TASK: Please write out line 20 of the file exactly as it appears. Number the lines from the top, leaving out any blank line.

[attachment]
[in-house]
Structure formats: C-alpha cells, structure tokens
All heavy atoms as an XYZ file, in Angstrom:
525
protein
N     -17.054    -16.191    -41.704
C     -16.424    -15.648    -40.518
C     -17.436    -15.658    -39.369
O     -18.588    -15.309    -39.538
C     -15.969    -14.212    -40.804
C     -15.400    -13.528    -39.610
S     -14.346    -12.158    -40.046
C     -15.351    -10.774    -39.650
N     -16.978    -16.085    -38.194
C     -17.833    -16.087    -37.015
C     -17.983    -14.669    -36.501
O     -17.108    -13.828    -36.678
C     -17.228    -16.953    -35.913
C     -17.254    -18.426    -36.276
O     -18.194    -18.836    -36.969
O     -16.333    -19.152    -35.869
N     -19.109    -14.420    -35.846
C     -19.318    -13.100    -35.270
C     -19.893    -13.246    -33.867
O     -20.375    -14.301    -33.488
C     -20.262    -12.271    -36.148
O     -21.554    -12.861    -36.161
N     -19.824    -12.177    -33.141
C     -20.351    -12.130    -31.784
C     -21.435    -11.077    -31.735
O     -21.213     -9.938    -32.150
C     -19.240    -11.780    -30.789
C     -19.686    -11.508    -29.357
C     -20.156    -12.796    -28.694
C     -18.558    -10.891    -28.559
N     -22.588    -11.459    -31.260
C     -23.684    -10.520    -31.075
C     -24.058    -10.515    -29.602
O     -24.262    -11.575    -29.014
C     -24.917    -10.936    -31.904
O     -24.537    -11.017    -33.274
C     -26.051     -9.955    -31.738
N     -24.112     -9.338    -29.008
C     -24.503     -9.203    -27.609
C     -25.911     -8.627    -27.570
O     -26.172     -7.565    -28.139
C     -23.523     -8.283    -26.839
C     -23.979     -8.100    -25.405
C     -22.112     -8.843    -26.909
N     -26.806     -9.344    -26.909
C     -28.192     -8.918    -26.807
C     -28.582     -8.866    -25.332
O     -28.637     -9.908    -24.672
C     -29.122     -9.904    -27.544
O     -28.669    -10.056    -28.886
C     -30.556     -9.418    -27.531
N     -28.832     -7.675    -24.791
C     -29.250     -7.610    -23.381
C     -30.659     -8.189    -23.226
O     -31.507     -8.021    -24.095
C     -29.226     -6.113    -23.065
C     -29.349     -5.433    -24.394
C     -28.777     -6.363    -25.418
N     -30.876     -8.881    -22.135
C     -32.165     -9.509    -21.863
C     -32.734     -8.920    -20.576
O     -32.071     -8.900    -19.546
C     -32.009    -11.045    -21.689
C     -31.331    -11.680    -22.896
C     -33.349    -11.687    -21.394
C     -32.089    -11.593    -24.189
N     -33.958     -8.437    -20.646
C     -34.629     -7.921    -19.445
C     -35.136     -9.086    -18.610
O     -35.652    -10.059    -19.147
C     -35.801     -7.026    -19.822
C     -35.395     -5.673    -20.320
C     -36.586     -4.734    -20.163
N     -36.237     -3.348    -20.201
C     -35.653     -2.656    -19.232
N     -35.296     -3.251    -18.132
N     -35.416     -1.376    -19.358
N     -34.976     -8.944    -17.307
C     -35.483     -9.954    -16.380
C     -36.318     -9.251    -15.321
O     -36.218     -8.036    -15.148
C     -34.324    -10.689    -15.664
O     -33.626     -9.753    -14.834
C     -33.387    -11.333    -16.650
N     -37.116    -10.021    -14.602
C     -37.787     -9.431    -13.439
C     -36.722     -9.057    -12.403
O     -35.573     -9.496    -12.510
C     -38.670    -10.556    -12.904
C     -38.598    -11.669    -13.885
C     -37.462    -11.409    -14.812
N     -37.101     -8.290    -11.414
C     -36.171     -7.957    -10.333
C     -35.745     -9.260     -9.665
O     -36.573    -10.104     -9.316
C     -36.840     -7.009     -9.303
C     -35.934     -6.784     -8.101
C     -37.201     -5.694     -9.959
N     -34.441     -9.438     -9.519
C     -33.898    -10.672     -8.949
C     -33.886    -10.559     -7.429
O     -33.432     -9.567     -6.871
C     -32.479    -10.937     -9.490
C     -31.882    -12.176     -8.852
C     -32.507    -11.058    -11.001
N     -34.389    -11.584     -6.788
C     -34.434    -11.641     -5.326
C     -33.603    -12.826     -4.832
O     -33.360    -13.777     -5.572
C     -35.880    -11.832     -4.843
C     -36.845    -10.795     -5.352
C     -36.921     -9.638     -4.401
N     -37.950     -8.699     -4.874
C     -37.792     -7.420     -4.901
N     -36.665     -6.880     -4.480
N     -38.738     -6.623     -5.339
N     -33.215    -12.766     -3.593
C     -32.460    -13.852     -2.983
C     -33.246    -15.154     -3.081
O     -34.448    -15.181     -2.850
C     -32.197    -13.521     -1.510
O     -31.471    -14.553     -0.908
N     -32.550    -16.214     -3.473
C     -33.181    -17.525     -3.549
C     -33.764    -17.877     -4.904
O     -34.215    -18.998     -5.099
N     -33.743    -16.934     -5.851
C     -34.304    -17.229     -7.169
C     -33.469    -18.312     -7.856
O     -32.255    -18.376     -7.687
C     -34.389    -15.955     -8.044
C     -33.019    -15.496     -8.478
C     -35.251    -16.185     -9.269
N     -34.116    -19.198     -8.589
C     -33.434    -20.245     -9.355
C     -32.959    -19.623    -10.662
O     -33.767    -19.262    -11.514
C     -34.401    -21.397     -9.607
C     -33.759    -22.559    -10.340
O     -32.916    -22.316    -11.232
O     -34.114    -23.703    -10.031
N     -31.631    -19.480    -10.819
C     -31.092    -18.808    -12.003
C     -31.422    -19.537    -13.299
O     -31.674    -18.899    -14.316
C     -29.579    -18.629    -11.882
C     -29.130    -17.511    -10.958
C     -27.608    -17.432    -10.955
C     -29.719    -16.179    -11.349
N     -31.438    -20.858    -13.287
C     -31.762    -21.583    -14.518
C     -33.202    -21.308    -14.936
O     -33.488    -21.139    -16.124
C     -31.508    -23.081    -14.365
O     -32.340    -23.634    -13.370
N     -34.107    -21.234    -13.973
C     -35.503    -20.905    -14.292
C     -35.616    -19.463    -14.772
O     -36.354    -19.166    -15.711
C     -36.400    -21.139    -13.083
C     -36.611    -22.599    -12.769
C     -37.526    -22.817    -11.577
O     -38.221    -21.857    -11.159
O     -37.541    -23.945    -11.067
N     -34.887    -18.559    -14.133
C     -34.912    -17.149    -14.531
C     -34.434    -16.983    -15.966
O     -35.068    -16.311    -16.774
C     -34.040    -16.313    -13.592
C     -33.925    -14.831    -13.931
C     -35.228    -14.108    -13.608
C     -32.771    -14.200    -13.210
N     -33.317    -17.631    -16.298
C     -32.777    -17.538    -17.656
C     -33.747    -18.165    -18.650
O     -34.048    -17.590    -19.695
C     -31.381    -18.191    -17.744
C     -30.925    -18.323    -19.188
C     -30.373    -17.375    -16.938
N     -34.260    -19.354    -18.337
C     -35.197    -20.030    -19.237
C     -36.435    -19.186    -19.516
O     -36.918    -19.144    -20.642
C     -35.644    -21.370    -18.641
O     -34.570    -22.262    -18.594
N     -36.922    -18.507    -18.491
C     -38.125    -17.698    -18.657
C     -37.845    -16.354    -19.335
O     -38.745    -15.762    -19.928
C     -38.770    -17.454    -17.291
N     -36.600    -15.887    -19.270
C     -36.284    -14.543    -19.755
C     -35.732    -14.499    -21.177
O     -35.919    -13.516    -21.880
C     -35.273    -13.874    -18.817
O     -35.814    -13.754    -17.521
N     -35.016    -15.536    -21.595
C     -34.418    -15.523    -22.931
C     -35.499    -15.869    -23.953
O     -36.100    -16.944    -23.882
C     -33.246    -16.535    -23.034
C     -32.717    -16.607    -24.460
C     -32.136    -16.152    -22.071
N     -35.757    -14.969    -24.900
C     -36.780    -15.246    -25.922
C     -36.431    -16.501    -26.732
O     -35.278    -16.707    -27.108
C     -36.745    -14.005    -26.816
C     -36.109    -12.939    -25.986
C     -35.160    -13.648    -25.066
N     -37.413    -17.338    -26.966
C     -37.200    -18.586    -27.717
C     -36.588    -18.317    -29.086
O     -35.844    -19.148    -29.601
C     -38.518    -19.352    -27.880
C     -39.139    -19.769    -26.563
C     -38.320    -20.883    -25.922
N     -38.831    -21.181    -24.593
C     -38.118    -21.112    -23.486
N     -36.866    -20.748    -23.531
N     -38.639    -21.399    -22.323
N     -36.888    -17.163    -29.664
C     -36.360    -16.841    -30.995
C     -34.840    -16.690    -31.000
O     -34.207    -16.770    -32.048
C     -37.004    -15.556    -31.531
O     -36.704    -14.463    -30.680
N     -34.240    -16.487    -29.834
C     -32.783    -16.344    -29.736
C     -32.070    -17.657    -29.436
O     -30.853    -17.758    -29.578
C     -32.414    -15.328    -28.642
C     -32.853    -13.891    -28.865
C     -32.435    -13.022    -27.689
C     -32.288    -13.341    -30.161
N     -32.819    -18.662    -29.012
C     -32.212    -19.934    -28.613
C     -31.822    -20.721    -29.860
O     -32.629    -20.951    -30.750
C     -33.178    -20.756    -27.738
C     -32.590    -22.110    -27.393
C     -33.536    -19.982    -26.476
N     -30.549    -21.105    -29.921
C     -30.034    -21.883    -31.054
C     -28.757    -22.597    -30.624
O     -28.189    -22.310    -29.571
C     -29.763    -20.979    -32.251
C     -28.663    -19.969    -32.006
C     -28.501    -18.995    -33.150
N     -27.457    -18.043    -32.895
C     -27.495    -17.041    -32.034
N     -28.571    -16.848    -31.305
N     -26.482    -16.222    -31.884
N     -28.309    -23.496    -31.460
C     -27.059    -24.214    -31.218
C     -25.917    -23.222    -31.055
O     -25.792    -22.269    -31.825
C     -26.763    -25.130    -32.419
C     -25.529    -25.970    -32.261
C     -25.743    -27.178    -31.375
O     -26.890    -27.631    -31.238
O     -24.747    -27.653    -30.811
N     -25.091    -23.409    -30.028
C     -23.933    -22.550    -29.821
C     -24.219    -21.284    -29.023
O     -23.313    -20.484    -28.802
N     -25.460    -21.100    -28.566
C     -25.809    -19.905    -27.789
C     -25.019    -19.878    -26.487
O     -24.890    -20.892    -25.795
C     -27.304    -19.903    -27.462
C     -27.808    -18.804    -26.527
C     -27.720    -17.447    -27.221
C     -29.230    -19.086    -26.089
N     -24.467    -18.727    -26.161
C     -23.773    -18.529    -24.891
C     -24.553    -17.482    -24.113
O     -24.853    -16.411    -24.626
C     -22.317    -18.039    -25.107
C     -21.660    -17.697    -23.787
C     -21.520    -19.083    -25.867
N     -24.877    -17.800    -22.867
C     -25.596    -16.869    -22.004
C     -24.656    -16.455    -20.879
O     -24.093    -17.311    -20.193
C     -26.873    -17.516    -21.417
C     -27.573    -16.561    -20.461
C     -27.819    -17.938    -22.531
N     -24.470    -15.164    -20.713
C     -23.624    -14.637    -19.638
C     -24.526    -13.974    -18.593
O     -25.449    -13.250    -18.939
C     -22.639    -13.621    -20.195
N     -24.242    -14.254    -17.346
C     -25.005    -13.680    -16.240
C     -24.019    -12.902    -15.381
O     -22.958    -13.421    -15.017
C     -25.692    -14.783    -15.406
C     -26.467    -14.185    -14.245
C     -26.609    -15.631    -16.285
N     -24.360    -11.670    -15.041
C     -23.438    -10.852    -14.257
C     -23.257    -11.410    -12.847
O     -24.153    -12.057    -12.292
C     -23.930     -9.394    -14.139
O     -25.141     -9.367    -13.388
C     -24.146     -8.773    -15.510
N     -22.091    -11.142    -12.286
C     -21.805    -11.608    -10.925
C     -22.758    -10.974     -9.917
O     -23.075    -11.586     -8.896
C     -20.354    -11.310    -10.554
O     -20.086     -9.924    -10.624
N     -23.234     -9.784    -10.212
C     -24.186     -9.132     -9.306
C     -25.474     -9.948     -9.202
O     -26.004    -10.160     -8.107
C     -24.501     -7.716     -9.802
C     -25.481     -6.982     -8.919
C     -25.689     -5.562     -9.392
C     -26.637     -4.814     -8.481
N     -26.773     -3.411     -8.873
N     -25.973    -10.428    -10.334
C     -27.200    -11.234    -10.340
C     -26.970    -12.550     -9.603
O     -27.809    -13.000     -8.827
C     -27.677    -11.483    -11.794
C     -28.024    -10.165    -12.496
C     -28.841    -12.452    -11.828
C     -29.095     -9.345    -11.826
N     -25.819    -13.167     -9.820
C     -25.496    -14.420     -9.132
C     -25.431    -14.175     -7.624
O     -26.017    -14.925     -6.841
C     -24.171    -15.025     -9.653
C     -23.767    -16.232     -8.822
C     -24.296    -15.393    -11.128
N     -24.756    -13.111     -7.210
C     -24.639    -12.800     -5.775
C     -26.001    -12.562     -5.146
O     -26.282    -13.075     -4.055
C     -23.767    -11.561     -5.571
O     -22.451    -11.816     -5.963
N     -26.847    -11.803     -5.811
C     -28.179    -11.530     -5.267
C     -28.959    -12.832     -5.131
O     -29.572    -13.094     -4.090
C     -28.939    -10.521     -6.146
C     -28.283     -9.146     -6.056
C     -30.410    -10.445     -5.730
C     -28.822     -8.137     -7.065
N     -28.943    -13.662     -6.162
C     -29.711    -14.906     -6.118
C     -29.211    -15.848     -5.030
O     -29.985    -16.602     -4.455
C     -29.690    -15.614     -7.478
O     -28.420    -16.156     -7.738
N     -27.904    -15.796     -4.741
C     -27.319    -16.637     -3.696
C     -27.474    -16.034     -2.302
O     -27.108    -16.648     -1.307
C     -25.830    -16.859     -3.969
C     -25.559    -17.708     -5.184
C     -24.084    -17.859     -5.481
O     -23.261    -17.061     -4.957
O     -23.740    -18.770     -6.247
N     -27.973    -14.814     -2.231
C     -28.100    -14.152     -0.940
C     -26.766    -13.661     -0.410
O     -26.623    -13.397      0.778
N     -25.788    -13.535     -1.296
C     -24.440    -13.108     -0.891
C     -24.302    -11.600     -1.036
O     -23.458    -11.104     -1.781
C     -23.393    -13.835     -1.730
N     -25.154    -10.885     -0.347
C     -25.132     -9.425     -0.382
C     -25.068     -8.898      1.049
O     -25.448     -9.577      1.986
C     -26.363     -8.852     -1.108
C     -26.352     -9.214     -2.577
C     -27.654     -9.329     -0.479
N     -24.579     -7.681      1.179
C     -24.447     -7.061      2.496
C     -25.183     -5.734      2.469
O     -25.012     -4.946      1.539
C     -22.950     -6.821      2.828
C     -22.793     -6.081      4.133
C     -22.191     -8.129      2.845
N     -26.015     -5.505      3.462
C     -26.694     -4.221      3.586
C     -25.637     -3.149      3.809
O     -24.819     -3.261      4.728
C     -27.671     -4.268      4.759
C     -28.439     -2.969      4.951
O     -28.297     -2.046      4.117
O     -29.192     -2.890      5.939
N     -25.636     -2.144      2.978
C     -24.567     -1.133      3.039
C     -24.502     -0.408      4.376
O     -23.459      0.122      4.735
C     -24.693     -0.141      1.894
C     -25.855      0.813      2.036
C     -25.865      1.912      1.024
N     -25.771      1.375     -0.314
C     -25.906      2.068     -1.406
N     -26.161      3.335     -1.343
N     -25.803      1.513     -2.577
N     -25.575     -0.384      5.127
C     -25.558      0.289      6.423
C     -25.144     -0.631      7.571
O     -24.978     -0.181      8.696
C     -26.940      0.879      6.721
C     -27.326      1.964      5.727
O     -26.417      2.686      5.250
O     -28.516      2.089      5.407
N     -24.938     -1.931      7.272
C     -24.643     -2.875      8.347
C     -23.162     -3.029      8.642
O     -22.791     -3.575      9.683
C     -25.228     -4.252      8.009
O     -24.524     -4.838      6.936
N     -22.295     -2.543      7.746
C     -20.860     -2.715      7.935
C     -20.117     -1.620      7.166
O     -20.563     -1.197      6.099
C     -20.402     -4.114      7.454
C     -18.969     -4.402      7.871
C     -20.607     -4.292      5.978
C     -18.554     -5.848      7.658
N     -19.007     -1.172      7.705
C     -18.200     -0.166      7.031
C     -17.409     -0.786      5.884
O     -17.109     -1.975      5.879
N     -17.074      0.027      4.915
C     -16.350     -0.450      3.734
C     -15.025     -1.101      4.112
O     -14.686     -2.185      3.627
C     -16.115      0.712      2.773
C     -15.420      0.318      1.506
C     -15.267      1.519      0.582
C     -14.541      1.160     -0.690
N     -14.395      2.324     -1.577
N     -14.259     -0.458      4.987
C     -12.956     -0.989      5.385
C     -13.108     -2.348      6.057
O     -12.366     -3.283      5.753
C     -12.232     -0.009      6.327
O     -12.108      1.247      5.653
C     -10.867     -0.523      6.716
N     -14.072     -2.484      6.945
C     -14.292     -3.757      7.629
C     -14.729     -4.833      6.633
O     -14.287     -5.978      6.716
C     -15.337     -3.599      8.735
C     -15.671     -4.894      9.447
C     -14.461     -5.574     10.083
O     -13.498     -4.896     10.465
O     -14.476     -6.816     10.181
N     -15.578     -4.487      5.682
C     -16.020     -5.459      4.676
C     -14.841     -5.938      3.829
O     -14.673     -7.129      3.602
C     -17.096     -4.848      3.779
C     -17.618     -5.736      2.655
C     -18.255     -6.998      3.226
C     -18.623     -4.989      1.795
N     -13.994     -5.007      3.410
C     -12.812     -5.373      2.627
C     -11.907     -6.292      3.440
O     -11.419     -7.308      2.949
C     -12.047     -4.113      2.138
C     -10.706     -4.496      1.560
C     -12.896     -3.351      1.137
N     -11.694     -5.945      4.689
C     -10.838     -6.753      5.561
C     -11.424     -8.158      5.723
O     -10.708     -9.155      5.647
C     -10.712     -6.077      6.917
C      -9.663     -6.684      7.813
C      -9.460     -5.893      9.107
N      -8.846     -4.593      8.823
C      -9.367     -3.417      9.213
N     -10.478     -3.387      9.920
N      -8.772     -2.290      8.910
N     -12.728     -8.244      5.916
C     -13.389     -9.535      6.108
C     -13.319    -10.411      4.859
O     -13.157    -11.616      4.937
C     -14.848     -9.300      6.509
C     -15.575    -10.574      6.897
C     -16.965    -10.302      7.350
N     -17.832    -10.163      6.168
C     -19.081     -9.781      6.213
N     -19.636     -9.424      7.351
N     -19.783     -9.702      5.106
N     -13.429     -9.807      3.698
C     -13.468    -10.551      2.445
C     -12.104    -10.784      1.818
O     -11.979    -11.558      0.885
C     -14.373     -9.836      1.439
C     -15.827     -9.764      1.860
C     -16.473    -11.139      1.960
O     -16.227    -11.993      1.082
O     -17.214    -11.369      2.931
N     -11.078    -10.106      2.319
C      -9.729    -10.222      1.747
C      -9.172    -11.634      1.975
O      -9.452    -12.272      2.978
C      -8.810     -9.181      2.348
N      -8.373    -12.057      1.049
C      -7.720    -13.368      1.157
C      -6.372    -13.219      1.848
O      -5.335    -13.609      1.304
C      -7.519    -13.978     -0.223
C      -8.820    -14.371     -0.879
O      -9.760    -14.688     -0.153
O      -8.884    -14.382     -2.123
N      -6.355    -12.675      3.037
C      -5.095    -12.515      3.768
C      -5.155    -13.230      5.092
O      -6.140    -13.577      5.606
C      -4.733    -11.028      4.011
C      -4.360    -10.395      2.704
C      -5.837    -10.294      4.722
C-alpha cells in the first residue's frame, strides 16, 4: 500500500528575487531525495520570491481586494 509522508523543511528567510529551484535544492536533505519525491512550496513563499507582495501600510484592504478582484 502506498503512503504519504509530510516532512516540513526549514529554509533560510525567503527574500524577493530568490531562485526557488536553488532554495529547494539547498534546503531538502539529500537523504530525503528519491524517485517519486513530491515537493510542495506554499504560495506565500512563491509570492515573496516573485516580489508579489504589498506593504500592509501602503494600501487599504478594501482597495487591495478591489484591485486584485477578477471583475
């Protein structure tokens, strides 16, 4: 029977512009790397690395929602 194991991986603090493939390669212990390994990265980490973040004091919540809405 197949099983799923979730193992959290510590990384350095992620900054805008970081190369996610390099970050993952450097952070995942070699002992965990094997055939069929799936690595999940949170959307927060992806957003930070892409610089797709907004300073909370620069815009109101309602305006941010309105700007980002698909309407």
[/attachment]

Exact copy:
O     -18.194    -18.836    -36.969